In the women’s over-65 division, Gaprindashvili’s only serious rival was Elena Fatalibekova, a Russian women’s grandmaster, who had won the women’s senior title three times in the previous decade (when it was an over-50 tournament). In Round 4, they played each other, with Fatalibekova having White. She was unable to obtain any advantage against Gaprindashvili’s Owen’s Defense (1. e4 b6) and agreed to a draw after 17 moves. After that, Gaprindashvili outscored Fatalibekova the rest of the way and Fatalibekova had to settle for second place.
Bogumil was the surprising winner in the women’s over-50 division as she was the ninth seed at the start and only a woman FIDE master. That is no longer true as one bonus for winning the championship is that she earned the women’s grandmaster title.
The following win by Bogumil in Round 8 against Elvira Berend, the top seed from Luxembourg, turned out to be critical as they ended up tied for first, with the first tiebreaker being their head-to-head record.
In the over-50 championship, Bagaturov trailed the first week after a loss to Henrik Danielsen of Iceland in Round 4 and a draw against an untitled Frenchman rated 2245. But Bagaturov won his last six games, finishing with a score of 9.5 points, a point clear of Alexander Reprintsev of Ukraine and Zurab Sturua of Georgia, who placed second and third respectively. Bagaturov, with Black, eliminated England’s Keith Arkell from contention in Round 9, before decisive wins in the last two rounds against Nikolai Vlassov of Russia in Round 10 and then Reprintsev.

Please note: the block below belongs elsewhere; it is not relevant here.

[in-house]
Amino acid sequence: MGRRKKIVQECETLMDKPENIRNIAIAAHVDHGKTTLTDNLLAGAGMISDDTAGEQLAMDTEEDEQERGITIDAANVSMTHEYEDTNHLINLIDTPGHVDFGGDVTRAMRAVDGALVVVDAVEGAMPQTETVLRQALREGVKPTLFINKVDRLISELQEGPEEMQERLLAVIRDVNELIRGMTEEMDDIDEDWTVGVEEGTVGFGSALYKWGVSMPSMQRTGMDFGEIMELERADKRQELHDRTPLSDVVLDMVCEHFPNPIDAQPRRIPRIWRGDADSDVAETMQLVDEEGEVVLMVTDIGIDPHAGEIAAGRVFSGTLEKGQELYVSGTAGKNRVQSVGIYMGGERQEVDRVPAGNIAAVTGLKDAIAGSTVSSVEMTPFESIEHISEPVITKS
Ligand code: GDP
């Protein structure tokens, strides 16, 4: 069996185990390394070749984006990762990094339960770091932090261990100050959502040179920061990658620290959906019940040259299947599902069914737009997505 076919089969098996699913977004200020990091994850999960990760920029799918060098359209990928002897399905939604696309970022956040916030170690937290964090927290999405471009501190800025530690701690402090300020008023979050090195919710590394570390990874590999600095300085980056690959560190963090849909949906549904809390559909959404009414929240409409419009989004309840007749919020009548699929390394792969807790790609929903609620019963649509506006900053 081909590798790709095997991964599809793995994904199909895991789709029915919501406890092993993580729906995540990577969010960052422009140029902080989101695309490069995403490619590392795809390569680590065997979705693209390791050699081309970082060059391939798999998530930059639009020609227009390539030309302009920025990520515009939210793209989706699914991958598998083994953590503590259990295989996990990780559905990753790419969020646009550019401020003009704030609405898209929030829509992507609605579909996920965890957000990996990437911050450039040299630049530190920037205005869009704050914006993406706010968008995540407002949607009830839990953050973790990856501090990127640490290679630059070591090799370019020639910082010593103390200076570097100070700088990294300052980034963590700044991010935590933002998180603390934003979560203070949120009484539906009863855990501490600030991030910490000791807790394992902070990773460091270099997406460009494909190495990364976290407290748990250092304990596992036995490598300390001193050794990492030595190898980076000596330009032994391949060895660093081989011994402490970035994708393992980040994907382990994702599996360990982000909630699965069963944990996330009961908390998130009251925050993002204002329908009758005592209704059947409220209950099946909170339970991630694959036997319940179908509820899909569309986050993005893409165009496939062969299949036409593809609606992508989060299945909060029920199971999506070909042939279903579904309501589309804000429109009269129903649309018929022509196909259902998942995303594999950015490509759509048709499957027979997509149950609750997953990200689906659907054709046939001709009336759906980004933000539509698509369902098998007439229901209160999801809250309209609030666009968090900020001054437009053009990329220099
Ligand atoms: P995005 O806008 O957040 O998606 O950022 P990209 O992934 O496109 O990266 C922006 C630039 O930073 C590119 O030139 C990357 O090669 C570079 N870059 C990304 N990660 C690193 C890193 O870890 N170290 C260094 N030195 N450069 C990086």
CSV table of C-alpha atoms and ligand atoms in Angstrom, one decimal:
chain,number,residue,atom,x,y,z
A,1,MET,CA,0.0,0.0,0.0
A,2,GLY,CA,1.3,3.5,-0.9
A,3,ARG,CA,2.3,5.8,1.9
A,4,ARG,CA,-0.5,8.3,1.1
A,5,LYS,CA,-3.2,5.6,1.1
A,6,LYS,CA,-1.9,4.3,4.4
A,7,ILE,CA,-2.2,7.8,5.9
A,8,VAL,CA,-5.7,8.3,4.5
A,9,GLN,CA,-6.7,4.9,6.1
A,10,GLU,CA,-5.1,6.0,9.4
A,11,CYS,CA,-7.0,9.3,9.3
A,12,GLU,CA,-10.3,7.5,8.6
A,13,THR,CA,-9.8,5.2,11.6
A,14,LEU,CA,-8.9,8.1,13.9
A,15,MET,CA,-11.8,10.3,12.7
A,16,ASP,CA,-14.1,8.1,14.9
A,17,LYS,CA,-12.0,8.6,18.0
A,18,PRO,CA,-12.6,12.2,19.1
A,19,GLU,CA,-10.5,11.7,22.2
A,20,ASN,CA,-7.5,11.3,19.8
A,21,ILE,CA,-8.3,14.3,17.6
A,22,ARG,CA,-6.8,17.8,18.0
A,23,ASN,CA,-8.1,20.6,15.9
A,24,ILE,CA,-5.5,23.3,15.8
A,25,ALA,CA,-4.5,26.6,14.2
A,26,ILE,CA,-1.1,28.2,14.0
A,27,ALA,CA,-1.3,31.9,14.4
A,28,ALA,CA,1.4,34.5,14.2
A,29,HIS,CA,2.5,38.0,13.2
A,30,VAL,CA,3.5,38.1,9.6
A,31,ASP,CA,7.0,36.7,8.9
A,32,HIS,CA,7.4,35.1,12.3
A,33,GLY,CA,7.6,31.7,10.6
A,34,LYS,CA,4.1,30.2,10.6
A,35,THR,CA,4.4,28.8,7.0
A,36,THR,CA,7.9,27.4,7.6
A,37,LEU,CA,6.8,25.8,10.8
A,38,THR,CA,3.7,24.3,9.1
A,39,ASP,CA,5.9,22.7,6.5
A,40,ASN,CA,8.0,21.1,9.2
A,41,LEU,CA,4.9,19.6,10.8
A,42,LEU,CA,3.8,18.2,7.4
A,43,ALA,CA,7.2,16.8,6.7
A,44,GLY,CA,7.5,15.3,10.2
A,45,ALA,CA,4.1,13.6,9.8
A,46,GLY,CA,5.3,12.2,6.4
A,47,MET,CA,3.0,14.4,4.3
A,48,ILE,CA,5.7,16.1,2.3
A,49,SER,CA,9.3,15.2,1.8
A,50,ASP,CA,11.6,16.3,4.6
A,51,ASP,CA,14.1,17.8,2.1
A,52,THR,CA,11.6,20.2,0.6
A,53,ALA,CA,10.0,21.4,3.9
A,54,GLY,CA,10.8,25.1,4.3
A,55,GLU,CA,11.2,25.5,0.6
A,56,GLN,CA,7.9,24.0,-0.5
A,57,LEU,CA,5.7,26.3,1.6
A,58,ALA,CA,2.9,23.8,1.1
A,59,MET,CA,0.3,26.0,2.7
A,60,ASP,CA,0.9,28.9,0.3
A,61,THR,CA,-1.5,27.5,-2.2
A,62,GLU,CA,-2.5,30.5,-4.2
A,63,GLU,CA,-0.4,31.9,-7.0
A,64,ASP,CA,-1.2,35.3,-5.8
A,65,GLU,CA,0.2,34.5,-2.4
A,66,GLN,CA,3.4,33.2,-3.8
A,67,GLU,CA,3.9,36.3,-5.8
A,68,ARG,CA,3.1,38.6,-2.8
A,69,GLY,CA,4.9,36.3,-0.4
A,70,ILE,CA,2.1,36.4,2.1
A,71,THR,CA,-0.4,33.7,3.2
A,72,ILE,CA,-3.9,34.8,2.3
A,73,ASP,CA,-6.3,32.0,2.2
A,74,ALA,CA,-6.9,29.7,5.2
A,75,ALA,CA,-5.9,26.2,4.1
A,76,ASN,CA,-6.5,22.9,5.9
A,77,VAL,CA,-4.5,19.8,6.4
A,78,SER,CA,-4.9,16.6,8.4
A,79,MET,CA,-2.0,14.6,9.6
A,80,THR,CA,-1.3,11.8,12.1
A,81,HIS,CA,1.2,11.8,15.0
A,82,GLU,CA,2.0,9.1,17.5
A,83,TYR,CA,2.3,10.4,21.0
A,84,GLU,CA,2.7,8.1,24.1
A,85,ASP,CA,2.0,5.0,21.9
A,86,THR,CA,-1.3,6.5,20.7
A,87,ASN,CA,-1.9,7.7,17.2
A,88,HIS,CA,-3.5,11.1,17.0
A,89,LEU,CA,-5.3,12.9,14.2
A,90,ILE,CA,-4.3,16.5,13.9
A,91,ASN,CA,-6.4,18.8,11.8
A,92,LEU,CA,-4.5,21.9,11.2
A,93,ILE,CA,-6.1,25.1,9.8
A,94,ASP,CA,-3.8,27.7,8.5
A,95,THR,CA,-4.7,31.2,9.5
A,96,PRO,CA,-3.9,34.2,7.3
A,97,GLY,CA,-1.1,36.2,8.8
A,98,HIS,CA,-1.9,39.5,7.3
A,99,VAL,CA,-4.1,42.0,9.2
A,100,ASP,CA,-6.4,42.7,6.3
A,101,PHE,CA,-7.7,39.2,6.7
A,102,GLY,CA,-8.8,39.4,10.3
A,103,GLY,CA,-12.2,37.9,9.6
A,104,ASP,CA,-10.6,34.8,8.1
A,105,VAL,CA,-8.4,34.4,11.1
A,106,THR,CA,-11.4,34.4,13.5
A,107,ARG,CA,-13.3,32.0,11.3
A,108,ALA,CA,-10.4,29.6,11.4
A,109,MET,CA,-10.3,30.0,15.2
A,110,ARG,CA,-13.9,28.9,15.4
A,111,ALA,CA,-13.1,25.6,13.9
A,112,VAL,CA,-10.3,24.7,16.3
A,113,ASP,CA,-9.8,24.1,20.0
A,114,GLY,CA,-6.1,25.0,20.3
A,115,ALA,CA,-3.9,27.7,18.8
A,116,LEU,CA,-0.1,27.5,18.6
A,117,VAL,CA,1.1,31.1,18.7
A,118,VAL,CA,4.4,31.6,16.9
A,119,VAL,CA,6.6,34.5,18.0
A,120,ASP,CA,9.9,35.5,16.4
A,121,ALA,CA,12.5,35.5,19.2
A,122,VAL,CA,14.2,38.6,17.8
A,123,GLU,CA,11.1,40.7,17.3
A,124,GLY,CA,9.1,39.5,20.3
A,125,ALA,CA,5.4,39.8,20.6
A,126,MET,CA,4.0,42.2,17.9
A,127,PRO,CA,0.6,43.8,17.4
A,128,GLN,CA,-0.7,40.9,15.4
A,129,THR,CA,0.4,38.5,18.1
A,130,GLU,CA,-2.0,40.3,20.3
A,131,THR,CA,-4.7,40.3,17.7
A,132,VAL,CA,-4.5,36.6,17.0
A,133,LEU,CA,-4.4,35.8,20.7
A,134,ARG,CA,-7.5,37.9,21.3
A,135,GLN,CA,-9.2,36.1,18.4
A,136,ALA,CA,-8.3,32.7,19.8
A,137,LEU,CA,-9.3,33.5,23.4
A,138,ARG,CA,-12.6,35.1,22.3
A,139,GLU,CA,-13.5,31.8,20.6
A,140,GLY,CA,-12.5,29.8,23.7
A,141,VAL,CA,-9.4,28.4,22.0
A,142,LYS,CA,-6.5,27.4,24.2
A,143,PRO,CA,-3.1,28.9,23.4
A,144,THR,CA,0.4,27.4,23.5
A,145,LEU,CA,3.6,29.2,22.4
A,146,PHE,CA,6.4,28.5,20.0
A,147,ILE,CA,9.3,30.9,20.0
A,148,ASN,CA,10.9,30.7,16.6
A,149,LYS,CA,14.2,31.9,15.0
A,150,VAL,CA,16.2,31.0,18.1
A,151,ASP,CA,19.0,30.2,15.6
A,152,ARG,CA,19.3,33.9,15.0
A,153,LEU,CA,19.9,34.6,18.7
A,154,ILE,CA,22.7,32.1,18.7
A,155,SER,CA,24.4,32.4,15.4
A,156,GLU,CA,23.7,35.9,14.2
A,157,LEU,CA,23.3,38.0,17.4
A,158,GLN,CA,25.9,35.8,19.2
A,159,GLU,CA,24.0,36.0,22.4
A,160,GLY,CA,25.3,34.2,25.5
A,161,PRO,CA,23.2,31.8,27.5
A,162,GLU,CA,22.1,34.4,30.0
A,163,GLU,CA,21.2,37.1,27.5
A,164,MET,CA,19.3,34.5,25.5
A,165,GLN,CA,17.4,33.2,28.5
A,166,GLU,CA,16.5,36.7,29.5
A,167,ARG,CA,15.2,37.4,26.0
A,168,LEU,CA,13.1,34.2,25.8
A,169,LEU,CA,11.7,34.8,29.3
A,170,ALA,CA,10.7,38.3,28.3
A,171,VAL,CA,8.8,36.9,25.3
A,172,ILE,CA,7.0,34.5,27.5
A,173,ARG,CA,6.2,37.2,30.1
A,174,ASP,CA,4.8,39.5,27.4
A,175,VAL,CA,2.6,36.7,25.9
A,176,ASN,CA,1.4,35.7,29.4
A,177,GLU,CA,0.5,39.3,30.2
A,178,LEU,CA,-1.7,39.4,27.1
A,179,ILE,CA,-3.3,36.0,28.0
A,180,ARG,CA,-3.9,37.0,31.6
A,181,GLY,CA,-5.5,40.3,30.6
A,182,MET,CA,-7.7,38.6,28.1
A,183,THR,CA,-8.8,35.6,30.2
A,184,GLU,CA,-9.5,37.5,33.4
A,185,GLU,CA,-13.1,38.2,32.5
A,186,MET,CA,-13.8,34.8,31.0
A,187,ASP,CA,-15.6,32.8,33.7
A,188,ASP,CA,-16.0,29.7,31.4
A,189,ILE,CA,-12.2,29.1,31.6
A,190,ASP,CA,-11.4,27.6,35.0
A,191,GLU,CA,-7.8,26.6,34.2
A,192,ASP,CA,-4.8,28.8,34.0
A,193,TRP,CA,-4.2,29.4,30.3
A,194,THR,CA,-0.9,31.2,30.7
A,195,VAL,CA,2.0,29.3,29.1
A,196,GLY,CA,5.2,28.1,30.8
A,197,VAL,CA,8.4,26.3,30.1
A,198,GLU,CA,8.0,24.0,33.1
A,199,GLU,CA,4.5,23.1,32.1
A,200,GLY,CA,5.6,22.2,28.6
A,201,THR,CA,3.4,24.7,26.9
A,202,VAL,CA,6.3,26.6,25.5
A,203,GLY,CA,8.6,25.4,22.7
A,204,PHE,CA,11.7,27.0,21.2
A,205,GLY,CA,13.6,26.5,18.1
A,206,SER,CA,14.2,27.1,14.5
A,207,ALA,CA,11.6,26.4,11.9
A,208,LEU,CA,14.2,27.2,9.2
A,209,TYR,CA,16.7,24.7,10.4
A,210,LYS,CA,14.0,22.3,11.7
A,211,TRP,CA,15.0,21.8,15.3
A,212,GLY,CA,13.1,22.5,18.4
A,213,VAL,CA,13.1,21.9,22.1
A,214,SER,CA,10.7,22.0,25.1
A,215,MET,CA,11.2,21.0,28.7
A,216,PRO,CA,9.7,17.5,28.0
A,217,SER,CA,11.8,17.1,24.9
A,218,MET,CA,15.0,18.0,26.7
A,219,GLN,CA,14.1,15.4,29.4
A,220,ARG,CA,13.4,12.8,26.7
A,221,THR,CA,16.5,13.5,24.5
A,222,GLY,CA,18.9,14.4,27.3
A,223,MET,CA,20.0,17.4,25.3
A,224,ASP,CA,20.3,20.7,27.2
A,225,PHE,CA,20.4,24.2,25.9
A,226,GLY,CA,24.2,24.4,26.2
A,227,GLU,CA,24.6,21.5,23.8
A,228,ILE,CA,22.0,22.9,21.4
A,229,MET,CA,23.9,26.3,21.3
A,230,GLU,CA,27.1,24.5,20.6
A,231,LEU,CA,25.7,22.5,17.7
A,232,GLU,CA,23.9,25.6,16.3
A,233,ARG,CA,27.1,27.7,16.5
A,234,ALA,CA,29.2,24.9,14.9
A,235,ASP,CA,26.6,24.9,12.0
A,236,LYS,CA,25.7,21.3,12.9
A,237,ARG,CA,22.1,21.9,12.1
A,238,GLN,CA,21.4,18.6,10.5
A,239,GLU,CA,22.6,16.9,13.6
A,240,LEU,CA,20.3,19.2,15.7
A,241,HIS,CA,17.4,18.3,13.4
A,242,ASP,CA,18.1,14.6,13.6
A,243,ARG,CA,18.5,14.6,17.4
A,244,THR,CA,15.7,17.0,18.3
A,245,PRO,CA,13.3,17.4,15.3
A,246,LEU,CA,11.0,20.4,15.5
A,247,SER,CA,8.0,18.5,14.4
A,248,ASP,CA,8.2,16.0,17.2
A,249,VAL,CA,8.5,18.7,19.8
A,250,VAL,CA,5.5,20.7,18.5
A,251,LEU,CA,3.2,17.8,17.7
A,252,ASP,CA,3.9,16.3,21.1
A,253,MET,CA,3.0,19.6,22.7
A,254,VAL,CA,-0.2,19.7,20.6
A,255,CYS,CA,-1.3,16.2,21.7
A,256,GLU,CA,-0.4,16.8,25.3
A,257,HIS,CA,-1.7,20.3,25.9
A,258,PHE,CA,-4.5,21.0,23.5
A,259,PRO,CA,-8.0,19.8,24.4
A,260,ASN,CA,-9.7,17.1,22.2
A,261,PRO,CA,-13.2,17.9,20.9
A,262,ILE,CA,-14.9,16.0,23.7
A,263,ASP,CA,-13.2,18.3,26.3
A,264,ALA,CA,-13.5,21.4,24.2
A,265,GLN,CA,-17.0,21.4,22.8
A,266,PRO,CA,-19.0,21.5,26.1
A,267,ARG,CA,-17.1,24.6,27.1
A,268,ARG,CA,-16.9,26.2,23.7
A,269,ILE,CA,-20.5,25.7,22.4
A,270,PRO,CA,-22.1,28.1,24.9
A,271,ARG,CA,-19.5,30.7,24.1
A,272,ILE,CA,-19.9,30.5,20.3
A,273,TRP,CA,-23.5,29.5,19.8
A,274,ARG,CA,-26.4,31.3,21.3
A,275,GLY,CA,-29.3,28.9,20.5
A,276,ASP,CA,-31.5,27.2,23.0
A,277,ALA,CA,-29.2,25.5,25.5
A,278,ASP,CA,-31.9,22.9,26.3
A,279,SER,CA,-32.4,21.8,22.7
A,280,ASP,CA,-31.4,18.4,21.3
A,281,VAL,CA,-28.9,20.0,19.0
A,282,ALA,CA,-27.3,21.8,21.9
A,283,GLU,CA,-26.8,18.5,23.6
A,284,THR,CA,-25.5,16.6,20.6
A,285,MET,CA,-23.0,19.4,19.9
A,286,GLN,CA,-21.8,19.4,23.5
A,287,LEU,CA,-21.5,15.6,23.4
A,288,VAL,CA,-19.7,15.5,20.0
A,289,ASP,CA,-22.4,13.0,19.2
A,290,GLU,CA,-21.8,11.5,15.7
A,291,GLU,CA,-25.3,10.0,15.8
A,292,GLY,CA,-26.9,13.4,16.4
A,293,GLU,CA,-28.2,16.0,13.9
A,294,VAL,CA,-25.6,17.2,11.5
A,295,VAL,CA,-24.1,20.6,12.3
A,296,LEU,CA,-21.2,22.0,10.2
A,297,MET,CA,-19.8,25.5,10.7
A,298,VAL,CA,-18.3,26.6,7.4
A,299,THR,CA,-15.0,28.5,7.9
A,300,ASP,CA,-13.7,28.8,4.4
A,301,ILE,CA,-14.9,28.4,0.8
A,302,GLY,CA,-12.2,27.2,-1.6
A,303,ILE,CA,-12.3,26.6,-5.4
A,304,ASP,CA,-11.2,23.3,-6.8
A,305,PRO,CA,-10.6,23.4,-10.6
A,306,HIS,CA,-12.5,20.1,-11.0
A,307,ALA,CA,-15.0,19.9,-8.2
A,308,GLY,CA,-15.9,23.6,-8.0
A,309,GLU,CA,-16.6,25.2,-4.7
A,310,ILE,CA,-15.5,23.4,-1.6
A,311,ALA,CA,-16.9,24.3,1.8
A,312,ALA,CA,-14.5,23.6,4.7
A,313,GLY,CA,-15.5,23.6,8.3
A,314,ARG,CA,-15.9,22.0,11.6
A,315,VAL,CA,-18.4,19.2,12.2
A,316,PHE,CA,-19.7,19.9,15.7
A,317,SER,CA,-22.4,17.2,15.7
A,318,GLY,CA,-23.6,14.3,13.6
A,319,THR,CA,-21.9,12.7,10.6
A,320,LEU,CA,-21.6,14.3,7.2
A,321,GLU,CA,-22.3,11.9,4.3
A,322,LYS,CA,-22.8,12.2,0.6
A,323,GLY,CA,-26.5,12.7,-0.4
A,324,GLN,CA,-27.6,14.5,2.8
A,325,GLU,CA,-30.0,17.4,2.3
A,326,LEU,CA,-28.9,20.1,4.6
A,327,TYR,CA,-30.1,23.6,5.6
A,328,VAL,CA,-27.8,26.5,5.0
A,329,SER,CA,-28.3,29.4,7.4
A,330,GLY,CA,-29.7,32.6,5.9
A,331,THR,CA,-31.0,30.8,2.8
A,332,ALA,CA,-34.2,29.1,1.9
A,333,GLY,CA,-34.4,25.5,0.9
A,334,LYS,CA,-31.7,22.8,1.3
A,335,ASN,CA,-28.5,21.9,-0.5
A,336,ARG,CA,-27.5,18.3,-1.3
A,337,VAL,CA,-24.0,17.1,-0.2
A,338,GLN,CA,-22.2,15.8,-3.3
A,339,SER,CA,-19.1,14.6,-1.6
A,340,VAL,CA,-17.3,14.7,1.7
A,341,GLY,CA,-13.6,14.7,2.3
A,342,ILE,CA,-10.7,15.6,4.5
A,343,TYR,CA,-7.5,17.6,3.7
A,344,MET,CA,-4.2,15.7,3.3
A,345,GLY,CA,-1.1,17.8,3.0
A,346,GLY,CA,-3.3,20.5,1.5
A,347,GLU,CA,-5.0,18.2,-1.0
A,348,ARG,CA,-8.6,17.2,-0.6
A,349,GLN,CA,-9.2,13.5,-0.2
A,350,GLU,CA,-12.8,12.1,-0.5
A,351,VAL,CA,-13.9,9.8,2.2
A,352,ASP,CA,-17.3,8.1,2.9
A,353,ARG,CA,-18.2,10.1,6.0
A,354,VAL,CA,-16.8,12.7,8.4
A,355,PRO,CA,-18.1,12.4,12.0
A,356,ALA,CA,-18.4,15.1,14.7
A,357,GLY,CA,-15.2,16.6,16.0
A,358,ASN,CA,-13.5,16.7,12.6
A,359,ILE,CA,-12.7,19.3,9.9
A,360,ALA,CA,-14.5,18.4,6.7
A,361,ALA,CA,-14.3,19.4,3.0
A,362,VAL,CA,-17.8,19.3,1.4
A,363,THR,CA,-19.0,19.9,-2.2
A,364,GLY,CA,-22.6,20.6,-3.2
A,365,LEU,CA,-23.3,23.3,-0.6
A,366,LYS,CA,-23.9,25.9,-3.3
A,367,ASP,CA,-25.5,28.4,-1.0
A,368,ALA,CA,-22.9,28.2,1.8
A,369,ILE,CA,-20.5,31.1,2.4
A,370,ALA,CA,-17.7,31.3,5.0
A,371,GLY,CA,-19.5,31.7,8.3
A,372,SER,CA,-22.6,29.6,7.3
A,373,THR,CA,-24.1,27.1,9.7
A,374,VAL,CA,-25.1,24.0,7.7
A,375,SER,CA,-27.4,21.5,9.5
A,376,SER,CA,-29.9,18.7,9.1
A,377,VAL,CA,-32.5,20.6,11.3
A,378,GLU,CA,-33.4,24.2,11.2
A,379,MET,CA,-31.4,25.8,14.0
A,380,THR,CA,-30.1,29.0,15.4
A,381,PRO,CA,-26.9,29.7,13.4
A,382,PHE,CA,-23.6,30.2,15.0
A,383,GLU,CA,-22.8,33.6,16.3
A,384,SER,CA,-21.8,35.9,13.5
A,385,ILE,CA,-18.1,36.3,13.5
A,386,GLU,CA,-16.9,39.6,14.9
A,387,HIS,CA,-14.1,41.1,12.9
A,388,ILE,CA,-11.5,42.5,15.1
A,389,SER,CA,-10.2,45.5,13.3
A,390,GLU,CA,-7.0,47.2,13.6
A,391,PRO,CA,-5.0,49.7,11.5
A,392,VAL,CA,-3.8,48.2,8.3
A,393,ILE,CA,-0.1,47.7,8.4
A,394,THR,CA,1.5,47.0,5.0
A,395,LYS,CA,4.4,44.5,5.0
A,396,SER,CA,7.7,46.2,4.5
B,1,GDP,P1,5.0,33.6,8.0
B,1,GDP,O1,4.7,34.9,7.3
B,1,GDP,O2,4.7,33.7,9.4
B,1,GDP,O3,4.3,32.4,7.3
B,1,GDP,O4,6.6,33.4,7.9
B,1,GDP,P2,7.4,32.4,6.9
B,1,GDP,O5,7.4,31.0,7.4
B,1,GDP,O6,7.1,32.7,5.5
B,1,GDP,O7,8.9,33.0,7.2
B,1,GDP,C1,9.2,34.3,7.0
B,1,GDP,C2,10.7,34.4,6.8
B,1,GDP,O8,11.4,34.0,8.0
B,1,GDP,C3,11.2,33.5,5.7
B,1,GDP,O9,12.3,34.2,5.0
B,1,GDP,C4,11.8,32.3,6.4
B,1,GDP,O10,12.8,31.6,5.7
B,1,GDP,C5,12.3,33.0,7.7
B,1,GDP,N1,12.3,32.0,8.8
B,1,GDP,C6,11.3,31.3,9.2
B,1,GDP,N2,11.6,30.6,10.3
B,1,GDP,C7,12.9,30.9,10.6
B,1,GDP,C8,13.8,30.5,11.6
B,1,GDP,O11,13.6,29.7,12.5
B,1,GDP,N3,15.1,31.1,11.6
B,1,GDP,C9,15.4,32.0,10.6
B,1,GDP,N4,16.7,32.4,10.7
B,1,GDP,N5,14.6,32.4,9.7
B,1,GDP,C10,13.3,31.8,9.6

The following really was the crunch game of the tournament. A draw would probably have meant first place and the grandmaster title for Reprintsev, so Bagaturov needed to win with Black.
Though Vlassov came up a bit short, finishing fifth on tiebreak, he did beat Danielsen with an opportunistic attack in Round 5. This game was Vlassov’s fifth consecutive win to start the tournament:
My own tournament was much more satisfying than in 2015 when I had nine draws. Though I was disappointed not to equal my 2014 score, I faced more titled opponents this time and had the better of a draw with an Israeli international master. In the game below I obtained revenge against a FIDE Master who had beaten me in the World Team Championship in July, in a game with some interesting points and a nice finish.
At the closing ceremony, Vaisser said the championships were “fantastically well organized, particularly by comparison with last year in Italy.” Regular competitors in these competitions fully agreed with him and the Italians, who are due to host next year’s championships in the same venue as 2015, will now have to raise their game to a whole new level if they want to match this year’s event.
Dr. Timothy Harding, who has a PhD in history from Trinity College Dublin, is a senior international master of correspondence chess who has written many books on the game. His most recent, “Joseph Henry Blackburne: A Chess Biography,” published by McFarland, has received favorable critical reviews.